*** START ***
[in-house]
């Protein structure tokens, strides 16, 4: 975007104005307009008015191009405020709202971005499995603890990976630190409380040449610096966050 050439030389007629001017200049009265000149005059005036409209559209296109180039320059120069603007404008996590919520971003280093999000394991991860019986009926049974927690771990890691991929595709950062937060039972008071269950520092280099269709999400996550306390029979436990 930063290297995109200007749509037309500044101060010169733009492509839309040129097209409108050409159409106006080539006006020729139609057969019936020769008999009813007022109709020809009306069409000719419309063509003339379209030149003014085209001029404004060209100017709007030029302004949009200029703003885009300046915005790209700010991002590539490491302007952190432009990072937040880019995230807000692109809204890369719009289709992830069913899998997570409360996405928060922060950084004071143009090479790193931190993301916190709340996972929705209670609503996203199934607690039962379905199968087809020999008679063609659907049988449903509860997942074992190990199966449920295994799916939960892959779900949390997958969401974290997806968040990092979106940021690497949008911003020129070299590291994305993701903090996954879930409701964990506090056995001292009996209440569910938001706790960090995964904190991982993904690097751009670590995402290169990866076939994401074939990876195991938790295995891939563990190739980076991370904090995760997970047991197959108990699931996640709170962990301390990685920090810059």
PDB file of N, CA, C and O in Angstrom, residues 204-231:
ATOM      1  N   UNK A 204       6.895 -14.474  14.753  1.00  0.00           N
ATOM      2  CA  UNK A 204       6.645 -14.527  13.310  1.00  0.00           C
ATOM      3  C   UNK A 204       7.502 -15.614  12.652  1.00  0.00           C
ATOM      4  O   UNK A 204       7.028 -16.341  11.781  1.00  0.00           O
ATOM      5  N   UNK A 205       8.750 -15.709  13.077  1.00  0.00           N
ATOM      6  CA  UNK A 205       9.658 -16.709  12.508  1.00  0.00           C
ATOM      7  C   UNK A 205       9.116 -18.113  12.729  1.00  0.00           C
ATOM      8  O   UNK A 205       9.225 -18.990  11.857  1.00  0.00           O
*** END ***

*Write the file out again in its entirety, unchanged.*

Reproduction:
[in-house]
């Protein structure tokens, strides 16, 4: 975007104005307009008015191009405020709202971005499995603890990976630190409380040449610096966050 050439030389007629001017200049009265000149005059005036409209559209296109180039320059120069603007404008996590919520971003280093999000394991991860019986009926049974927690771990890691991929595709950062937060039972008071269950520092280099269709999400996550306390029979436990 930063290297995109200007749509037309500044101060010169733009492509839309040129097209409108050409159409106006080539006006020729139609057969019936020769008999009813007022109709020809009306069409000719419309063509003339379209030149003014085209001029404004060209100017709007030029302004949009200029703003885009300046915005790209700010991002590539490491302007952190432009990072937040880019995230807000692109809204890369719009289709992830069913899998997570409360996405928060922060950084004071143009090479790193931190993301916190709340996972929705209670609503996203199934607690039962379905199968087809020999008679063609659907049988449903509860997942074992190990199966449920295994799916939960892959779900949390997958969401974290997806968040990092979106940021690497949008911003020129070299590291994305993701903090996954879930409701964990506090056995001292009996209440569910938001706790960090995964904190991982993904690097751009670590995402290169990866076939994401074939990876195991938790295995891939563990190739980076991370904090995760997970047991197959108990699931996640709170962990301390990685920090810059």
PDB file of N, CA, C and O in Angstrom, residues 204-231:
ATOM      1  N   UNK A 204       6.895 -14.474  14.753  1.00  0.00           N
ATOM      2  CA  UNK A 204       6.645 -14.527  13.310  1.00  0.00           C
ATOM      3  C   UNK A 204       7.502 -15.614  12.652  1.00  0.00           C
ATOM      4  O   UNK A 204       7.028 -16.341  11.781  1.00  0.00           O
ATOM      5  N   UNK A 205       8.750 -15.709  13.077  1.00  0.00           N
ATOM      6  CA  UNK A 205       9.658 -16.709  12.508  1.00  0.00           C
ATOM      7  C   UNK A 205       9.116 -18.113  12.729  1.00  0.00           C
ATOM      8  O   UNK A 205       9.225 -18.990  11.857  1.00  0.00           O